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Ainsworth’s Strange Situation

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Ainsworth’s Strange Situation

The Strange Situation study is an experiment conducted in the 1970s to investigate whether or not there were different types of attachment, rather than implying attachment was innate or not innate in a child. An award-winning American-Canadian psychologist specialising in attachment psychology, Mary Ainsworth originally conducted the study.

Family Ainsworths Strange Situation StudySmarterFamily attachment, Flaticon

Method of the Strange Situation study

Ainsworth created the ‘strange situation’ concept to identify how children react when separated from their parents/caregivers and formed a study to investigate it.

Participants

The original Strange Situation study included infants and mothers from 100 middle-class American families. The infants in the study were between 12 and 18 months old.

Ainsworth defined five behaviours that she measured to determine the children’s attachment types.

Proximity seeking

Proximity seeking is concerned with how close the infant stays to its caregiver.

Secure base behaviour

Secure base behaviour involves the child feeling safe enough to explore their environment but returning to their caregiver often, using them as a safe ‘base’.

Stranger anxiety

Display of anxious behaviours such as crying or avoidance when the stranger approaches.

Separation anxiety

Display of anxious behaviours such as crying, protest or seeking their caregiver when separated from them.

Reunion response

The child’s response to their caregiver when reunited with them.

Measures of Ainsworth’s Strange Situation study

The children’s behaviour was recorded using a controlled, covert observation to measure their attachment type. This experiment comprised eight consecutive sections, each lasting approximately three minutes.

  1. The parent and child enter an unfamiliar playroom with the experimenter.
  2. The child is encouraged to explore and play by their parent; the parent and child are alone.
  3. A stranger enters and attempts to interact with the child.
  4. The parent leaves the room, leaving the stranger and their child.
  5. The parent returns, and the stranger leaves.
  6. The parent leaves the child completely alone in the playroom.
  7. The stranger returns.
  8. The parent returns, and the stranger leaves.

Test yourself! Which of the five behaviours do you think each section is measuring?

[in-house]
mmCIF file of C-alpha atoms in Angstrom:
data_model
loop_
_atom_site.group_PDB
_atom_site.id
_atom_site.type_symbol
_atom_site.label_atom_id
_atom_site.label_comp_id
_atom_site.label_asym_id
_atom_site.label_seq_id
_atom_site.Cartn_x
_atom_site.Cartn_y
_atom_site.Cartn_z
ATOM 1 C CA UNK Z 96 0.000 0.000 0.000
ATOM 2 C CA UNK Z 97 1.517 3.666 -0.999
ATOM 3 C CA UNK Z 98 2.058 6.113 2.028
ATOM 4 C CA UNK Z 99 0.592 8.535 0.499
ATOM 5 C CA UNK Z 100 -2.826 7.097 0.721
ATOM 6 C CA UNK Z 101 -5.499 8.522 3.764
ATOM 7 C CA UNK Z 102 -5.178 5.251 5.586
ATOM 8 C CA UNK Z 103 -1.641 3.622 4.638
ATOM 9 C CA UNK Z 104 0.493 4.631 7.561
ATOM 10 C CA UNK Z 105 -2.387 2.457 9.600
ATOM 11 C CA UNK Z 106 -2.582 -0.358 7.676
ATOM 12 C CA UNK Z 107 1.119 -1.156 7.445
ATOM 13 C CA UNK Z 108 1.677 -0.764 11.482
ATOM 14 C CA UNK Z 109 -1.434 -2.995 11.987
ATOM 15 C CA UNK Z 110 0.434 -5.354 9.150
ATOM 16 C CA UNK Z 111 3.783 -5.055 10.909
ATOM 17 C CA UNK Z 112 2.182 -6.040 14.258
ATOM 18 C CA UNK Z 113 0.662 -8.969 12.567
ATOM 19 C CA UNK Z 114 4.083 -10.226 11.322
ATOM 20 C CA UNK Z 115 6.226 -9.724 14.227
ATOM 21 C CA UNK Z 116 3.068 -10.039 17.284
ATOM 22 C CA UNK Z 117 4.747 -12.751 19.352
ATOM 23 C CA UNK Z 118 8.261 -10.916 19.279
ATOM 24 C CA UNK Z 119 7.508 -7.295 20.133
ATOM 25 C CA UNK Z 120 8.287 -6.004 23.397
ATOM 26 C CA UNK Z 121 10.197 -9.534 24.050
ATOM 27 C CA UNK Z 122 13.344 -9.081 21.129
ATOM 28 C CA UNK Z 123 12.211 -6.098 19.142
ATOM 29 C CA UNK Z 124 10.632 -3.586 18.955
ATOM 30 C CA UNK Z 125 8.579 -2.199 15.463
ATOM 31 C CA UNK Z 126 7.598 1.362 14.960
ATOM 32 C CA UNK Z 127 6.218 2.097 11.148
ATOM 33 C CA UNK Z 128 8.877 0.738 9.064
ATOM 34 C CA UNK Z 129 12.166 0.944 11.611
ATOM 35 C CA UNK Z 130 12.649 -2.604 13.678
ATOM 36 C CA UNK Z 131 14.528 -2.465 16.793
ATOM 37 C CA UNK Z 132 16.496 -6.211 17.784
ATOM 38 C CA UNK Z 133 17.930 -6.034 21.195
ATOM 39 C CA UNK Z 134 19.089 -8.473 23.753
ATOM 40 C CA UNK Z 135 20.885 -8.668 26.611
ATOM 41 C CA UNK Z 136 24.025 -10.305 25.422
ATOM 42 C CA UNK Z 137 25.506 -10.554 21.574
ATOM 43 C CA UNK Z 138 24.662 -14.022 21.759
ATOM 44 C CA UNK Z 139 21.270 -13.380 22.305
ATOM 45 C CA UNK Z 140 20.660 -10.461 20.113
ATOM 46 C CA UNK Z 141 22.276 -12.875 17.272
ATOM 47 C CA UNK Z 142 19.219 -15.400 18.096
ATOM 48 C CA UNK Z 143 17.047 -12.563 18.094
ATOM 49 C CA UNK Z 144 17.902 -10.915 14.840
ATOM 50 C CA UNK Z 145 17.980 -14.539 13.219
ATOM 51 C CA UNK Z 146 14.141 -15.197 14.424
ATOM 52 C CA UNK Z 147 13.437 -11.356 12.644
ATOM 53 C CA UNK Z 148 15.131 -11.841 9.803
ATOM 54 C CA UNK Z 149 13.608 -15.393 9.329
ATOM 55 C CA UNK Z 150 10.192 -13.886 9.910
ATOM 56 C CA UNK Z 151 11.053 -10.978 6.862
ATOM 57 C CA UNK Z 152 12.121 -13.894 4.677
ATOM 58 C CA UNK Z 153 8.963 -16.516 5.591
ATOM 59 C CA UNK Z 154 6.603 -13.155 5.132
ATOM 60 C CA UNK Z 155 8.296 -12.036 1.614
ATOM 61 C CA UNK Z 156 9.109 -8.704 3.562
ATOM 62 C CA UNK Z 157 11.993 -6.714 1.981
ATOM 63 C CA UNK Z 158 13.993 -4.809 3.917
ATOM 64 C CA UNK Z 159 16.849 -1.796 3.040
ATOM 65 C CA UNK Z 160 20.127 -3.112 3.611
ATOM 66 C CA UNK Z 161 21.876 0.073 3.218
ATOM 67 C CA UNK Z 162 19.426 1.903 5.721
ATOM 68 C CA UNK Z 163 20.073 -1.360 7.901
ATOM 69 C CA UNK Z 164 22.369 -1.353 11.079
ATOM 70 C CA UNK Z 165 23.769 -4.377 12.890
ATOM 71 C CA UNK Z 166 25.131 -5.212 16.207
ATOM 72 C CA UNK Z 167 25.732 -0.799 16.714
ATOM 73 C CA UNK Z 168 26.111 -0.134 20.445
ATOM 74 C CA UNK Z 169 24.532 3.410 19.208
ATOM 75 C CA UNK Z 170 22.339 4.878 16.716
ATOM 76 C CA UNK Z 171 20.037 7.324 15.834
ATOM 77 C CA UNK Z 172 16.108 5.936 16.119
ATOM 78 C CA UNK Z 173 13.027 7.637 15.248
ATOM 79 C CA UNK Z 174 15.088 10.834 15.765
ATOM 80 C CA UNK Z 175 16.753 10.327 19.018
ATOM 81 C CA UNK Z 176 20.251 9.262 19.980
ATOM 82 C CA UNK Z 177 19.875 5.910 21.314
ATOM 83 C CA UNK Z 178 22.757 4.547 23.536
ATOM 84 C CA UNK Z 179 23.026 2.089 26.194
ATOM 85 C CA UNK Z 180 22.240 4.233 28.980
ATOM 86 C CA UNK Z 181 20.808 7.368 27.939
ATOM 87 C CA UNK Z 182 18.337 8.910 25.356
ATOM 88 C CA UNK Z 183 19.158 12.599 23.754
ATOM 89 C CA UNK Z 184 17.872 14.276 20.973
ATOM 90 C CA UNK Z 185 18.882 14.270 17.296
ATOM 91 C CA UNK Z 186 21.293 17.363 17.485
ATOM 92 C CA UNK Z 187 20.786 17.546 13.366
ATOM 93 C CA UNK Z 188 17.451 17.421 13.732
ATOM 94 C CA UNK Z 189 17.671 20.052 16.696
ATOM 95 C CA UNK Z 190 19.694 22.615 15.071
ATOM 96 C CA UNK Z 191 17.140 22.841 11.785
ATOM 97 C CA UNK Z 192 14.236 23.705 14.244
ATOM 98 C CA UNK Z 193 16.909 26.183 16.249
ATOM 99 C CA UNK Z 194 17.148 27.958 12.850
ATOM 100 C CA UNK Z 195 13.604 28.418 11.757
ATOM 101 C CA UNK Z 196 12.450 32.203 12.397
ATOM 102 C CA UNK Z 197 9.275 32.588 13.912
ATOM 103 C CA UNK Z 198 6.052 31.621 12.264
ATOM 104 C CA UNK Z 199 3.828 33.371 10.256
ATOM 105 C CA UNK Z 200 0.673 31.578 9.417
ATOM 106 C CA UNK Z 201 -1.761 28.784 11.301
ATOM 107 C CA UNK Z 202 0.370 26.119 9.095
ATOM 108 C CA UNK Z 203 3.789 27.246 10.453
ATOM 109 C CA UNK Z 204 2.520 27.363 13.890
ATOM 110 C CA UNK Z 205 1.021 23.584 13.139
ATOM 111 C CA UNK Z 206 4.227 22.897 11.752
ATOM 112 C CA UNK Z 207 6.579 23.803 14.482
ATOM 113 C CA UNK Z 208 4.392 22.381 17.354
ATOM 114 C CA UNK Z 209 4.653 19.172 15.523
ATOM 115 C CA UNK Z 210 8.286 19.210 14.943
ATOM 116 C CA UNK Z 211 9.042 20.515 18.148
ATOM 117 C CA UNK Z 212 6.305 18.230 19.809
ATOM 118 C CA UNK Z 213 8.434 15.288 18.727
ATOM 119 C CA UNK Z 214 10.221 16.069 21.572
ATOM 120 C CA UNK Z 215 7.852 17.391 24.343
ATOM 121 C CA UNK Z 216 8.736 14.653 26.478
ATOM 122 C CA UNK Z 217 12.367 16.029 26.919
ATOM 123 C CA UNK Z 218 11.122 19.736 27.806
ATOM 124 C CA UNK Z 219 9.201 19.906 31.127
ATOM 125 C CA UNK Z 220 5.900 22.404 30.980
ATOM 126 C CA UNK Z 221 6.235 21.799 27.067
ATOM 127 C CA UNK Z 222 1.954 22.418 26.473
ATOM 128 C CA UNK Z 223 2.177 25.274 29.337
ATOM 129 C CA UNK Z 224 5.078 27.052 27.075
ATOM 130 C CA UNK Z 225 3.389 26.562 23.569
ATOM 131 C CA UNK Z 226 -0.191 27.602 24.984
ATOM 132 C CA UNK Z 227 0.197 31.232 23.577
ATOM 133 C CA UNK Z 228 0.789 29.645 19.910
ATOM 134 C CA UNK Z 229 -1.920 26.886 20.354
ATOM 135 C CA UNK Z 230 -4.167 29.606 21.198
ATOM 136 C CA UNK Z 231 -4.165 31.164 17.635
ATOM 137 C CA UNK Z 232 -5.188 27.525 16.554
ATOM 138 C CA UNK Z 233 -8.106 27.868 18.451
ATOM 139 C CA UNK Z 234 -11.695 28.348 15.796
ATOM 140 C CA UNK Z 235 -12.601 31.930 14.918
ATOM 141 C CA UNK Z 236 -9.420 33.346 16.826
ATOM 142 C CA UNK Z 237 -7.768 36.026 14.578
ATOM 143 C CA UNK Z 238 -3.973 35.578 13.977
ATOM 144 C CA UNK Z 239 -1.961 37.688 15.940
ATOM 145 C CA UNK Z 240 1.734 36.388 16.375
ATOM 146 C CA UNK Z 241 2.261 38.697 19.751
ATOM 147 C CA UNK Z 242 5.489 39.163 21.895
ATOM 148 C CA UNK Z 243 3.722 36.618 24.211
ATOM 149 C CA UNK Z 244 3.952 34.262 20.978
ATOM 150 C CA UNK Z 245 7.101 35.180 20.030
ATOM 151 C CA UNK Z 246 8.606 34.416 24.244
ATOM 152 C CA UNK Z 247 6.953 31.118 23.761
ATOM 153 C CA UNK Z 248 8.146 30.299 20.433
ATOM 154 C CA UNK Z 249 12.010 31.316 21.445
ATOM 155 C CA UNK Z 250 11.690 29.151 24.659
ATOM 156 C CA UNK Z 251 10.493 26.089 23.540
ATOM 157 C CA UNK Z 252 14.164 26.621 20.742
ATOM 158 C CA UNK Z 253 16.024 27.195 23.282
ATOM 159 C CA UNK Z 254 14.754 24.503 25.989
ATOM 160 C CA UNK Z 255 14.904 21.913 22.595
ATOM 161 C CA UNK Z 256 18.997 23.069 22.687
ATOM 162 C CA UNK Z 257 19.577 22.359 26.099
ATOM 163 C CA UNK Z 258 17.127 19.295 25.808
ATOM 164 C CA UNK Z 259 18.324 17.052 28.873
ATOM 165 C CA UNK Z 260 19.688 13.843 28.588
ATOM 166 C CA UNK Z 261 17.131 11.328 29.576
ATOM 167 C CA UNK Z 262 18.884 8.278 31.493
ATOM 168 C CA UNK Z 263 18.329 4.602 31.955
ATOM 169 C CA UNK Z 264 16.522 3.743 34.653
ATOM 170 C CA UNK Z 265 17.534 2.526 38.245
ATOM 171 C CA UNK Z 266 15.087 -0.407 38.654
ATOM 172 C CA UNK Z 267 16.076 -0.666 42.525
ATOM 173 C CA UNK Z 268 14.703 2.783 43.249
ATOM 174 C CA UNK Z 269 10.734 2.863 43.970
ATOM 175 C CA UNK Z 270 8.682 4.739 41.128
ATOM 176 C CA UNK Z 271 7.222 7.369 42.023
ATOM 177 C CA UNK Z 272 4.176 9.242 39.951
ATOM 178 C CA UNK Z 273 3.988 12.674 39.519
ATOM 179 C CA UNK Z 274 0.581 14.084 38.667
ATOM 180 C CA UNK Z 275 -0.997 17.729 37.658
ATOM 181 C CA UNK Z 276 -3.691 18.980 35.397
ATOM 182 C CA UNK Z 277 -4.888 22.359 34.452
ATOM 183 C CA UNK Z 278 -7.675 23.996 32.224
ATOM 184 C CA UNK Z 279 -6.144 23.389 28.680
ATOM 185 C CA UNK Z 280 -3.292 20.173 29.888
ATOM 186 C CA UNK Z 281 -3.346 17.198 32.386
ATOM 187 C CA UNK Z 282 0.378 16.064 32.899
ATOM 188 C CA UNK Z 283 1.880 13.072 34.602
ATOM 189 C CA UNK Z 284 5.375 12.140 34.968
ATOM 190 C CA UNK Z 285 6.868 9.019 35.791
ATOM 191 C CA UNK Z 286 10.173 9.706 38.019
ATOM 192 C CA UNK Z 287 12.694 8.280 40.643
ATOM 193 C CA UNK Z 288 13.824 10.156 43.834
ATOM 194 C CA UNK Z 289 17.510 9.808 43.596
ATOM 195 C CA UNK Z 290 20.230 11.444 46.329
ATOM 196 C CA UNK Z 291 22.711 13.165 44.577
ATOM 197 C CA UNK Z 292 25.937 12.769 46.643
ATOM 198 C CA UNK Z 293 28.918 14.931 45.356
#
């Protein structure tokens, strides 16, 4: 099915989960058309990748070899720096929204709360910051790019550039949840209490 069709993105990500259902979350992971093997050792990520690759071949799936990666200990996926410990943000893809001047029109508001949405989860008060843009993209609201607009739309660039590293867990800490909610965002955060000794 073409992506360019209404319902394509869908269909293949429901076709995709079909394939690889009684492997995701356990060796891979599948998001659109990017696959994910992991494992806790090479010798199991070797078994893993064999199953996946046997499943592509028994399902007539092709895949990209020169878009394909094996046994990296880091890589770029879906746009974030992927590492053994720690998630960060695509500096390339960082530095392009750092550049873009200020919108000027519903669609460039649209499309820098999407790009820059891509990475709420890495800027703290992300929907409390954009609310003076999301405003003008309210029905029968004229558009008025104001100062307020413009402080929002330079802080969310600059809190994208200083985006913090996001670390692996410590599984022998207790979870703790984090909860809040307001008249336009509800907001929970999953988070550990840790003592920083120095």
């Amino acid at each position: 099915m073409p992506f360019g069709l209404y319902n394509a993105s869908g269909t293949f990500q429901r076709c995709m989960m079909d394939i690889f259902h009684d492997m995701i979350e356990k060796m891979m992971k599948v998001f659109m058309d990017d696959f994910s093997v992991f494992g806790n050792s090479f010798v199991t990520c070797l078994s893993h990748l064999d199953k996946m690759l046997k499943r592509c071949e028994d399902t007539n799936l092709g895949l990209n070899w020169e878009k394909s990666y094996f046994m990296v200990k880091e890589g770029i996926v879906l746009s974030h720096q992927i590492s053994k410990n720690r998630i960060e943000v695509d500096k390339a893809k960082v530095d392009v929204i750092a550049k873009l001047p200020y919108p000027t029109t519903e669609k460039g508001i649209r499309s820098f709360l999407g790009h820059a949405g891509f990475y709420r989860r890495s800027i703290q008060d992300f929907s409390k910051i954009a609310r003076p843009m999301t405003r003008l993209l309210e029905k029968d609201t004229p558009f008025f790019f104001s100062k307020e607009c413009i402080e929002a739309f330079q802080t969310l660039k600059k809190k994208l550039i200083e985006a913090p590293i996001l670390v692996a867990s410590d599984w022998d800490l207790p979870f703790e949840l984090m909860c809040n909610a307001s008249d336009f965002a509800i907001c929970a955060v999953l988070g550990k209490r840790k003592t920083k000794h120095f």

Conclusion to Ainsworth’s Strange Situation study

Mary Ainsworth concluded that children could have three distinct attachment types with their primary caregiver, challenging the previously accepted idea that attachment was something a child either had or didn’t have, as theorised by Ainsworth’s colleague John Bowlby.

Parents play the most significant role in an infant’s life; they teach them all their basic skills, including forming healthy attachments.

Ainsworth’s Strange Situation and types of attachment

Ainsworth classified the children and placed them into one of the three attachment types described below.

Insecure-avoidant attachment (type A)

Children with an insecure-avoidant attachment made up around 15% of Ainsworth’s participants.

These children have a fragile relationship with their caregivers and are highly independent. They show little to no proximity seeking or safe base behaviour, and strangers and separation rarely distress them. As a result, they tend to show little or no reaction to their caregiver’s leaving or return.

Secure attachment (type B)

Children with a secure attachment made up around 70% of Ainsworth’s participants.

These children have healthy bonds with their caregiver, which is close and based on trust. Securely attached children showed moderate stranger and separation anxiety levels but were quickly soothed by their parents upon reunion. These children also showed prominent safe base behaviour and regular proximity seeking.

Insecure-resistant attachment (type C)

Children with an insecure-resistant attachment made up around 15% of Ainsworth’s participants.

These children have an ambivalent relationship with their caregiver, and there is a lack of trust in their relationship. These children tend to show high proximity seeking and explore their environment less. Insecure-resistant attached children also show severe stranger and separation anxiety, and they are tough to comfort upon reunion, sometimes even rejecting their caregiver.

Ainsworth's Strange Situation Playing Parent Child StudySmarterParent and child playing with blocks, Flaticon

Evaluation of Ainsworth’s Strange Situation study

Ainsworth’s Strange Situation study is not without its strengths and weaknesses.

Strengths of Ainsworth’s Strange Situation study

The strange situation study has the following strengths.

Validity

In the strange situation study, Ainsworth explains children with secure attachments are more likely to have stronger and more trusting relationships in the future, which the love quiz study by Hazan and Shaver (1987) supports.